Friday, 20 June 2008

Tell me what breastmilk really is, please frequently field questions like:
  • when do I start feeding my baby real food?
  • she isn't eating very much real food, what should I do?
  • how much real food should my baby be getting?
My policy has long been to answer every question with a question... What I'd like to ask is:

What on earth have you been feeding the baby so far? Spackle?

I am familiar with the popular cultural idea that babies aren't really people, so I suppose it makes some deranged sense that the food made specifically for them (by a human body) probably can't be real either. 

I mean, truly, babyhood is just a transition period from non-existent to potential humanness (which happens on a sliding scale, generally just a bit older than the child currently is), so obviously anything that happens in that period is, by definition, not really happening. 

 At least not to a real person. 

They won't remember it anyhow, which is somehow justification for behaving as if their feelings or experiences aren't real. Hmm... back to that real thing, already.

Breastmilk (and all the commercial products made to look or, no, just look... vaguely like it when viewed from a great distance in a dim light) probably, by natural extension of the thought-process involved, would automatically not really be real or worth anything either.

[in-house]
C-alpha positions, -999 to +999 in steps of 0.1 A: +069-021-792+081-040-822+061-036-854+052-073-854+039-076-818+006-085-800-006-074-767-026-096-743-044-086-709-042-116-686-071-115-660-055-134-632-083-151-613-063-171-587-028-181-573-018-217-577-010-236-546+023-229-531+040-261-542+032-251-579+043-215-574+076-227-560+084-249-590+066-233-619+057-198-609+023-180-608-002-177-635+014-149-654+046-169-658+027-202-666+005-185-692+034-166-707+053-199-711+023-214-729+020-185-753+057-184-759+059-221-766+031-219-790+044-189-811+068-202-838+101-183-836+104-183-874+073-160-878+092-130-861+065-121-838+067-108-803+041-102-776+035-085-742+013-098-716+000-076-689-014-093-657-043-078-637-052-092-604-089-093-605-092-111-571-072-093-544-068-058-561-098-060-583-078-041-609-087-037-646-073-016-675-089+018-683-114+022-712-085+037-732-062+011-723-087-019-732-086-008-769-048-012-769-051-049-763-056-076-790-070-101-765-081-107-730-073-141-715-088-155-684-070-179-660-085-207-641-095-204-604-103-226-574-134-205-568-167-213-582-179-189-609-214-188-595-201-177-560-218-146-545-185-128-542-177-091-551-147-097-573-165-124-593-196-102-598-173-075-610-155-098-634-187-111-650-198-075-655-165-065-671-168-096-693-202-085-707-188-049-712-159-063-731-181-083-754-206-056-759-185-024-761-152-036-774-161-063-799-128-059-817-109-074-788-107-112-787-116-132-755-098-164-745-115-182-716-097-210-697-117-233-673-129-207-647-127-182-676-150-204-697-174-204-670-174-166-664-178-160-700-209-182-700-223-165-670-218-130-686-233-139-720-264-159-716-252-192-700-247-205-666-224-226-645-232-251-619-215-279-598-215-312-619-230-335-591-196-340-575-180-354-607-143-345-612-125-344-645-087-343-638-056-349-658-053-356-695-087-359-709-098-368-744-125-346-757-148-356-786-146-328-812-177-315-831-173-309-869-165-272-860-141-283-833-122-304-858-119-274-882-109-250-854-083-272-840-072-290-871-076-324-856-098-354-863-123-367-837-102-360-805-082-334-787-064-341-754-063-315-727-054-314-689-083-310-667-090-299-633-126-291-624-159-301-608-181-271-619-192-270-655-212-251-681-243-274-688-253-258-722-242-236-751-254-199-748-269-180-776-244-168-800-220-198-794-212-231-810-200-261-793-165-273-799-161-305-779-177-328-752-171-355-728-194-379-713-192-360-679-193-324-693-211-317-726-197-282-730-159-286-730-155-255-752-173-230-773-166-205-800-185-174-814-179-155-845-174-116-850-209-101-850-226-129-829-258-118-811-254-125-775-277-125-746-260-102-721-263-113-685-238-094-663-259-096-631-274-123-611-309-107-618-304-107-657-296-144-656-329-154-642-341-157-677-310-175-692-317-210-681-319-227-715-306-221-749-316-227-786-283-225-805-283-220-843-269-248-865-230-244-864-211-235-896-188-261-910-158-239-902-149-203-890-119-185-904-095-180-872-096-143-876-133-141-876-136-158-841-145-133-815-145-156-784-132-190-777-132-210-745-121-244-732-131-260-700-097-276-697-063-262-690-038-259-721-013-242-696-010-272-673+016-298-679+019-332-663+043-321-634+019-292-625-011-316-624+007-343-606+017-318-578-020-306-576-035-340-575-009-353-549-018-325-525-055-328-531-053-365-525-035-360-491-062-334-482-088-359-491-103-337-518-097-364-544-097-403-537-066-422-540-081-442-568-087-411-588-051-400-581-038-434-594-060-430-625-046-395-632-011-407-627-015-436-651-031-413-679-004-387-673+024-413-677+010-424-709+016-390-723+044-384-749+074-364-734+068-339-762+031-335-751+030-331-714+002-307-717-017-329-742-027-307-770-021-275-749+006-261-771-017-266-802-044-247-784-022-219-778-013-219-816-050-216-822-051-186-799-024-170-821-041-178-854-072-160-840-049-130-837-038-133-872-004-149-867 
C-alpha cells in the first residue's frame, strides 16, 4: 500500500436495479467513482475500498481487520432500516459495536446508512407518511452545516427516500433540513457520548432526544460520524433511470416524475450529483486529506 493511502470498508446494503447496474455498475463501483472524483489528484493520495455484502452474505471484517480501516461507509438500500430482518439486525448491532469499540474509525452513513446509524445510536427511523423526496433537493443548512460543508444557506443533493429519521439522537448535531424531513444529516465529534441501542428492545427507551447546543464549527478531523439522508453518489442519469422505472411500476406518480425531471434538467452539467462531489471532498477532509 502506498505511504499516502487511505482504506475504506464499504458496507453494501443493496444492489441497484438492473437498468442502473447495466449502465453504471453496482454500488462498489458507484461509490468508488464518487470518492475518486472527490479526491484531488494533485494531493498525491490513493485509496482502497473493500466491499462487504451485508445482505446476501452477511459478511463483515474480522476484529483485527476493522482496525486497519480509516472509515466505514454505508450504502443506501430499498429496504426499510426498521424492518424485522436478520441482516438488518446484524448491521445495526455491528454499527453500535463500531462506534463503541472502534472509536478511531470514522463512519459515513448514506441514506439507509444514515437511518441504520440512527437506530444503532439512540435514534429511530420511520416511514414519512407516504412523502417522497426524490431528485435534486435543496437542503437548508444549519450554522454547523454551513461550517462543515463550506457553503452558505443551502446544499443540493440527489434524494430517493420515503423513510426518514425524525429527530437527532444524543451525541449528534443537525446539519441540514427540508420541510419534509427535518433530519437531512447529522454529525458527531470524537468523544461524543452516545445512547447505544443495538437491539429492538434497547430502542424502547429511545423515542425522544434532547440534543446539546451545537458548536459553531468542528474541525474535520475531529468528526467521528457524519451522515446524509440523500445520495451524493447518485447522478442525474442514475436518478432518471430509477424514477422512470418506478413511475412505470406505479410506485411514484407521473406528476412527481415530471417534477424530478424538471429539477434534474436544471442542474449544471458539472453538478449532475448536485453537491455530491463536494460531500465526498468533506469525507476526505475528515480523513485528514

But, people: what is milk, if it isn't food? is the baby growing on, thriving on... surviving on, if it's not food? What possible other category could it go into? Here is a selection of options:
  • transportation methods
  • building materials
  • ideas
  • furniture
  • pets
  • genre fiction
  • sport
Life is filled with all kinds of spectacular mental gymnastics. The maneuver that puts breastmilk (or its artificial substitutes) into a category with wishful thinking and the tooth fairy is very odd to see in action.

So, to clarify: breastmilk is the ideal human food. In a healthy mother, there are no nutritional deficits (no nutrient required by a human body that is not supplied by milk) and the only reason we move on to a wider variety of food is... okay, there're 2 reasons:
  1. eventually mom would have to eat more than her bodyweight in food to satisfy the children's caloric needs, and;
  2. it would become a closed system with energy used up and not supplied from anywhere else which, until people can do photosynthesis, can't succeed.
It's food. 

It's real. 


1 comment:

  1. How do all those savages living in the jungle far away from supermarkets manage to raise children when there is no "real" food around for them. Why, they feed them breast milk for 3 or more years and the children manage to grow and everything. Amazing.